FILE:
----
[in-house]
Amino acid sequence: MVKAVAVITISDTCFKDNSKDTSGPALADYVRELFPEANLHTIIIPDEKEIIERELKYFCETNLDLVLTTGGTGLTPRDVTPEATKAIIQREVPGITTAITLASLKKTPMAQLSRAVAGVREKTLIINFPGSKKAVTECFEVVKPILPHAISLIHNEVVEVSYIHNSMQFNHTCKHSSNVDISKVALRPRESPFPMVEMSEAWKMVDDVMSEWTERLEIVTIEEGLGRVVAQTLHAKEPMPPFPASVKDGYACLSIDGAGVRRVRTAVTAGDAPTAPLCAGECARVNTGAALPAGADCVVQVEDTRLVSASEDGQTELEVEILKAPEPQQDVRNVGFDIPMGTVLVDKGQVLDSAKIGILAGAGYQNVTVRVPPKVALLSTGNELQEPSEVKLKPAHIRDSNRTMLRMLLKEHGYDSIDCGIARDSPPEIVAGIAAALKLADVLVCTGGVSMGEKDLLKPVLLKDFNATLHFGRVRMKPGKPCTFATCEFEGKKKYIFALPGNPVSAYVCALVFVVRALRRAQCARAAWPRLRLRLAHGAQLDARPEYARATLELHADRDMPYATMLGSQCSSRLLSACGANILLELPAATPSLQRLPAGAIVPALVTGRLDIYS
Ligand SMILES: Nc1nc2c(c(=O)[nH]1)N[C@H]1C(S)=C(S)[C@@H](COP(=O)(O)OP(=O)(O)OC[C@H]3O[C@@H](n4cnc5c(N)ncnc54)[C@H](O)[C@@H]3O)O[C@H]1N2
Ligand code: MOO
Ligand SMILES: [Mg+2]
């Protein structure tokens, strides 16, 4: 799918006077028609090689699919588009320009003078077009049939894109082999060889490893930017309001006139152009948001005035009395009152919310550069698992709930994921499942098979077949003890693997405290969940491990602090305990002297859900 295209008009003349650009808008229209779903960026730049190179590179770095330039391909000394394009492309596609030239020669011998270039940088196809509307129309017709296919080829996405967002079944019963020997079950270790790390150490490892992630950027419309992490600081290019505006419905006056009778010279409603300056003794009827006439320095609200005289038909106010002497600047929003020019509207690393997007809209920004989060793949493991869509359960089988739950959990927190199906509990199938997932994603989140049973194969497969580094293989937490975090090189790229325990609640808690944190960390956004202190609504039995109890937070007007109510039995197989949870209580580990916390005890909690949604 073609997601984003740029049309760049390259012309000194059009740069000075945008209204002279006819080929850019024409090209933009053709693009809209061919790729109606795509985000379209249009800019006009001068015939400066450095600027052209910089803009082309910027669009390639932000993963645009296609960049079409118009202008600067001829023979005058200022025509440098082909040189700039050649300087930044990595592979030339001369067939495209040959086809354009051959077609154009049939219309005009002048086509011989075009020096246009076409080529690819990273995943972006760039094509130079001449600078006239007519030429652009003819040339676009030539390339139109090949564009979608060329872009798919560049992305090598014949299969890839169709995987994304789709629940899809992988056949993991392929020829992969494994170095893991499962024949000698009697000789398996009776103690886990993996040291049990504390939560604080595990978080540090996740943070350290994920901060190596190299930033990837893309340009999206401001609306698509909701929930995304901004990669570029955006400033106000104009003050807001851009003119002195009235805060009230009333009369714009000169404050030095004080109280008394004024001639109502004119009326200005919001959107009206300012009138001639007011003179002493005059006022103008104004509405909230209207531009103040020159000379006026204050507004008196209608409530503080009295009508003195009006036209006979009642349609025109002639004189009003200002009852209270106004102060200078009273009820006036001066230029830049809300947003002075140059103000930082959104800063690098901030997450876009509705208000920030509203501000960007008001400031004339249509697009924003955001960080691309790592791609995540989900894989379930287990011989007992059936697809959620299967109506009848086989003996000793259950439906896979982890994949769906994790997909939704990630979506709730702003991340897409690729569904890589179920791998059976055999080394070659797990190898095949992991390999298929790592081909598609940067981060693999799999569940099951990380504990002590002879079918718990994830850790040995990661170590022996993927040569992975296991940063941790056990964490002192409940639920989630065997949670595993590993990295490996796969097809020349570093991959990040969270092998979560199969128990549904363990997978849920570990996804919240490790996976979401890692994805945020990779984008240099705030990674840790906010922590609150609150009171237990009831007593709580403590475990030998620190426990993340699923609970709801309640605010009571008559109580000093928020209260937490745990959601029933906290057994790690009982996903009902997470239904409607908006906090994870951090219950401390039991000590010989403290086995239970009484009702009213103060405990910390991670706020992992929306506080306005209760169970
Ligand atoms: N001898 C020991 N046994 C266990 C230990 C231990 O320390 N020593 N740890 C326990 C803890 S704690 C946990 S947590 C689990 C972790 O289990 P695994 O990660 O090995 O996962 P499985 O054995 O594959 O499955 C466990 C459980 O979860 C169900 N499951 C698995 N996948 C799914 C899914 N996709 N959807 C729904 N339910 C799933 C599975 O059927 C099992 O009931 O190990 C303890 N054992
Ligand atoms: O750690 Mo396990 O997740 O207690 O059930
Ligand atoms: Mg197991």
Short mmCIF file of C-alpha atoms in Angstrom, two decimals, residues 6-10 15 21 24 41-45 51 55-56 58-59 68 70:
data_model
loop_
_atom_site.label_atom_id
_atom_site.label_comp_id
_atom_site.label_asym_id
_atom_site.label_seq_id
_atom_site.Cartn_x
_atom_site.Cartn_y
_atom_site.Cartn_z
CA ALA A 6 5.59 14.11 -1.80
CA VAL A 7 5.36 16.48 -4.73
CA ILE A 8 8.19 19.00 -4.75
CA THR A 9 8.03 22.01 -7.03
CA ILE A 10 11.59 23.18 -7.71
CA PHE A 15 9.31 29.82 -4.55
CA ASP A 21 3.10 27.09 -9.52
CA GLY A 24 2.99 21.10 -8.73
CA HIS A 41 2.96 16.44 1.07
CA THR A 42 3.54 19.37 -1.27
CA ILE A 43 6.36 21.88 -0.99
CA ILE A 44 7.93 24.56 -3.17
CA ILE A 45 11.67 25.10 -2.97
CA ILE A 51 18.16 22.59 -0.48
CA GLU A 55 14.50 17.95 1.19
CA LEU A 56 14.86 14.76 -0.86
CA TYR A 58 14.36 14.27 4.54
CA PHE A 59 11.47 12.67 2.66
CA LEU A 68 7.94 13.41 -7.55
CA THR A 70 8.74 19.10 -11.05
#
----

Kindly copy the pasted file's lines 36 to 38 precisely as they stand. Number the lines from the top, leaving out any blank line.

CA TYR A 58 14.36 14.27 4.54
CA PHE A 59 11.47 12.67 2.66
CA LEU A 68 7.94 13.41 -7.55